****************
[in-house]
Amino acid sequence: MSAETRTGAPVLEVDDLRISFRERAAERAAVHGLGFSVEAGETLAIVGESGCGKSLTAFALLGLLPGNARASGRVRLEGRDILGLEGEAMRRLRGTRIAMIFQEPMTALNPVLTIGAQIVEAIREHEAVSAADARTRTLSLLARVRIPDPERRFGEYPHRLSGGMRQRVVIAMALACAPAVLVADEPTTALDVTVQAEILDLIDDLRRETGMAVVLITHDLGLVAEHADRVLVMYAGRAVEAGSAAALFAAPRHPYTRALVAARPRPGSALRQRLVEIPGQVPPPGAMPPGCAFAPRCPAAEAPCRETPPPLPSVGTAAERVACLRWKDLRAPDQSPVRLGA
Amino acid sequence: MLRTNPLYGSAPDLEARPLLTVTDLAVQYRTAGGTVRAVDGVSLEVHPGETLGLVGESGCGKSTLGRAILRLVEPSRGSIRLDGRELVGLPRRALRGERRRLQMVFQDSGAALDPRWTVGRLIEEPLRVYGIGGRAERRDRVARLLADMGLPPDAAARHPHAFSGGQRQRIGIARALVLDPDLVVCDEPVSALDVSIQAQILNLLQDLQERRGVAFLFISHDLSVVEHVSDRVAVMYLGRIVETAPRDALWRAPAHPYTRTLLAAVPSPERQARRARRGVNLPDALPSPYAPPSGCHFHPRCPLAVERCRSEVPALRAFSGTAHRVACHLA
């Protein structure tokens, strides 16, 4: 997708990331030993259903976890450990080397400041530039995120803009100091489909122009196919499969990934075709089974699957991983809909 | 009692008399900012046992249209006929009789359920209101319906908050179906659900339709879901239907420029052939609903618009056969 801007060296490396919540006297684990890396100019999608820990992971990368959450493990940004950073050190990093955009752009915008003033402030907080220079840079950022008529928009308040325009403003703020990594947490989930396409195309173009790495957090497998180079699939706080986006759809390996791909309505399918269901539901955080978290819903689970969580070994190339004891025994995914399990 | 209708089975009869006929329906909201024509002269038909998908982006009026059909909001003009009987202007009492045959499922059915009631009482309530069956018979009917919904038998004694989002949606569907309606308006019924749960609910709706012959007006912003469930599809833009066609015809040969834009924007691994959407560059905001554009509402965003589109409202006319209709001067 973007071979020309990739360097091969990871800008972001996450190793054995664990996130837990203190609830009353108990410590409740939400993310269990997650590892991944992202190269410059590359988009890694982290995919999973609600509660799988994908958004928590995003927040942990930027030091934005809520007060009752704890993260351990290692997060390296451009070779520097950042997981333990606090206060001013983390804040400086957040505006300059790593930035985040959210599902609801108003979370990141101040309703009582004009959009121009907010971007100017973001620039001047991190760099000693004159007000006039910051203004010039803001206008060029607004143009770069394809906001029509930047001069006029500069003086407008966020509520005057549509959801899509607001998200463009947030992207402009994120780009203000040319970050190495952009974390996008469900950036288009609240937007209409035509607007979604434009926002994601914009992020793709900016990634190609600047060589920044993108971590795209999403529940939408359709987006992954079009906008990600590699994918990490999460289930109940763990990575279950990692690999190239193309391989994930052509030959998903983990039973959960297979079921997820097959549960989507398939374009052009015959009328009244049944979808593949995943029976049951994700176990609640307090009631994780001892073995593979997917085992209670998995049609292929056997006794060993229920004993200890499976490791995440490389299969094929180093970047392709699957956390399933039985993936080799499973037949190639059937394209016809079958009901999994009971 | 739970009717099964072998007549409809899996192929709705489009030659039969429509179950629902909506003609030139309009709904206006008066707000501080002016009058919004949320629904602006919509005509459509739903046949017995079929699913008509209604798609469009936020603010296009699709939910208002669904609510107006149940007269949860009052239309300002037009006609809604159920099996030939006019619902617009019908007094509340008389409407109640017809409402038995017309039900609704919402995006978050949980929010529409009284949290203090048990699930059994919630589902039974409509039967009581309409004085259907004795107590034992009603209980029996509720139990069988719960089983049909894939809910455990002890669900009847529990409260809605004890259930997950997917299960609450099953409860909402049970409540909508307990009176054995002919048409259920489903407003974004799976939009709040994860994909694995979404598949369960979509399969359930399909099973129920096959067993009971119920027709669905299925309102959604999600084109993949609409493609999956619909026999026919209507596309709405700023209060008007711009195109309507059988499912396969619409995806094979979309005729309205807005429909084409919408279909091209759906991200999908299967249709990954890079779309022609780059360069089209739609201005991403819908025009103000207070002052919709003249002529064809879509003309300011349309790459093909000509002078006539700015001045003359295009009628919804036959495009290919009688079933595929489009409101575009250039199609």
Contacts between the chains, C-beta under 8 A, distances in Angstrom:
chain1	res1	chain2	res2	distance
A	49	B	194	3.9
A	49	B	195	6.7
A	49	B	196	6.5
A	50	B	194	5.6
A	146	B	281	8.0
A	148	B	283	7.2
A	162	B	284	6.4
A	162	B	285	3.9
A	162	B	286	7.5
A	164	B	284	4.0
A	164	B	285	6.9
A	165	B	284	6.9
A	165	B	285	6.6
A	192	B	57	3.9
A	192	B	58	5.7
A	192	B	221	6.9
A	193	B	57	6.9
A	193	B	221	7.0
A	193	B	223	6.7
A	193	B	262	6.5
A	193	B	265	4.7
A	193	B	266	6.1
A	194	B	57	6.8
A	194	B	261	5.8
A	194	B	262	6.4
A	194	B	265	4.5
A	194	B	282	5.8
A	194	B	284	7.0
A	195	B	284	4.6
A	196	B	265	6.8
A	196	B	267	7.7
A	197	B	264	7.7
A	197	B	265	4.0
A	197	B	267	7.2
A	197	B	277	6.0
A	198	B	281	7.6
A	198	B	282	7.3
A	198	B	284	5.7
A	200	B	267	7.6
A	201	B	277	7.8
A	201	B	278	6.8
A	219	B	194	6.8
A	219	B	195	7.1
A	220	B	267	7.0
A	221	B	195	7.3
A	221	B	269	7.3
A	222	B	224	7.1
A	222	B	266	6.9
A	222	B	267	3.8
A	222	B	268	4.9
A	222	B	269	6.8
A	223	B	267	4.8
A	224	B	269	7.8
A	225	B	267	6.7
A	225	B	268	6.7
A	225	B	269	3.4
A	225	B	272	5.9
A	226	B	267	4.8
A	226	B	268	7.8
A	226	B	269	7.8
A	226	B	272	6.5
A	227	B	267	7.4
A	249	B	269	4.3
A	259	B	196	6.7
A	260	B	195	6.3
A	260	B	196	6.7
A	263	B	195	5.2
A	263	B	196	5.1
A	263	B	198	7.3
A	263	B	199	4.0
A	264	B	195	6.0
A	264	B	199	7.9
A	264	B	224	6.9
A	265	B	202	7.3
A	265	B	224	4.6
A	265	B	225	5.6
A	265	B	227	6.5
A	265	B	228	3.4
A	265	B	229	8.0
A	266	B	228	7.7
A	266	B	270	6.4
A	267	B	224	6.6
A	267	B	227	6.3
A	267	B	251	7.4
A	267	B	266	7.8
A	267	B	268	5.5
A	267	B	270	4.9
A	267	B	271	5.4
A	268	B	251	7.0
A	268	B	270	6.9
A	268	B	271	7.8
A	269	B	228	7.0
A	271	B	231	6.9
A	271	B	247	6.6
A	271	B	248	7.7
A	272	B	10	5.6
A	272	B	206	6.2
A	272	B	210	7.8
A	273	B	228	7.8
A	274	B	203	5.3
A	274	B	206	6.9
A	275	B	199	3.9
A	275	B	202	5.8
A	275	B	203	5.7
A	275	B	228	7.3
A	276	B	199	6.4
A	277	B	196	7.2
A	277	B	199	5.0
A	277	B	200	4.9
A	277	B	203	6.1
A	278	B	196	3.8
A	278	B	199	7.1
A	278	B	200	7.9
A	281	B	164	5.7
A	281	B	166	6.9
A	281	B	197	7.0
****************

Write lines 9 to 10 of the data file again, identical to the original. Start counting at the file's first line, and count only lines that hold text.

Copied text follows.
A	49	B	196	6.5
A	50	B	194	5.6